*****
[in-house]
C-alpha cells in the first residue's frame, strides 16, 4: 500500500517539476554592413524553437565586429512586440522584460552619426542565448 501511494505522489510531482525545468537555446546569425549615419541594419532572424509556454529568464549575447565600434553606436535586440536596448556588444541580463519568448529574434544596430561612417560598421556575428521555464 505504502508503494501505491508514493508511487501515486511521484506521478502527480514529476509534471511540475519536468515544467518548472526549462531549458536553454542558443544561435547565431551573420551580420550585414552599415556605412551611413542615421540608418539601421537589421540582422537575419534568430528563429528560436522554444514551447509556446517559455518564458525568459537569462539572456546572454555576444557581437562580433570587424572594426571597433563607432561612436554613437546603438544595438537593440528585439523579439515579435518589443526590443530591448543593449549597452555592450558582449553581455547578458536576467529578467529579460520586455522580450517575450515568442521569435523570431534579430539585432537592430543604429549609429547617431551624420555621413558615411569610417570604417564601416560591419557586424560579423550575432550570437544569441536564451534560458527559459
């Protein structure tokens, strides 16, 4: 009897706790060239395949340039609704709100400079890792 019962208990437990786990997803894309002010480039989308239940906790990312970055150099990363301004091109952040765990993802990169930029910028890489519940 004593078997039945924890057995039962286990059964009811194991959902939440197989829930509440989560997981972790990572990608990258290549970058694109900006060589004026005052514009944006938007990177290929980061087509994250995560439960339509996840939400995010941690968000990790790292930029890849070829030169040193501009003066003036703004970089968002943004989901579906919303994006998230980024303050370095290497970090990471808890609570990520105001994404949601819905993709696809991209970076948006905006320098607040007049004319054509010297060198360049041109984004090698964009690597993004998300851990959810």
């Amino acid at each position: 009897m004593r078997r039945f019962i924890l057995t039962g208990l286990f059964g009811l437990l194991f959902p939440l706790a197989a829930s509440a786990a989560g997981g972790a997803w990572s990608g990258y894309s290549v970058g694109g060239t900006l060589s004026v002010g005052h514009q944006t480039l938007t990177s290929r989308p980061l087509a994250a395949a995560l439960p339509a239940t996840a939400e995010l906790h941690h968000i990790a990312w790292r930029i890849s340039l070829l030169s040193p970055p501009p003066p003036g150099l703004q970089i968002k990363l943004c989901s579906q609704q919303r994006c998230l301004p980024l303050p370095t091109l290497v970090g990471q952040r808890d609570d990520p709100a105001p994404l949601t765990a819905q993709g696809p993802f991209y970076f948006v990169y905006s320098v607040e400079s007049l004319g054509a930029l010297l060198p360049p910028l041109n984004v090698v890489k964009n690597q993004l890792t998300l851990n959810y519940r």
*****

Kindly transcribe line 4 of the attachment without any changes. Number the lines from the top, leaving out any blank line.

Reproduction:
């Amino acid at each position: 009897m004593r078997r039945f019962i924890l057995t039962g208990l286990f059964g009811l437990l194991f959902p939440l706790a197989a829930s509440a786990a989560g997981g972790a997803w990572s990608g990258y894309s290549v970058g694109g060239t900006l060589s004026v002010g005052h514009q944006t480039l938007t990177s290929r989308p980061l087509a994250a395949a995560l439960p339509a239940t996840a939400e995010l906790h941690h968000i990790a990312w790292r930029i890849s340039l070829l030169s040193p970055p501009p003066p003036g150099l703004q970089i968002k990363l943004c989901s579906q609704q919303r994006c998230l301004p980024l303050p370095t091109l290497v970090g990471q952040r808890d609570d990520p709100a105001p994404l949601t765990a819905q993709g696809p993802f991209y970076f948006v990169y905006s320098v607040e400079s007049l004319g054509a930029l010297l060198p360049p910028l041109n984004v090698v890489k964009n690597q993004l890792t998300l851990n959810y519940r």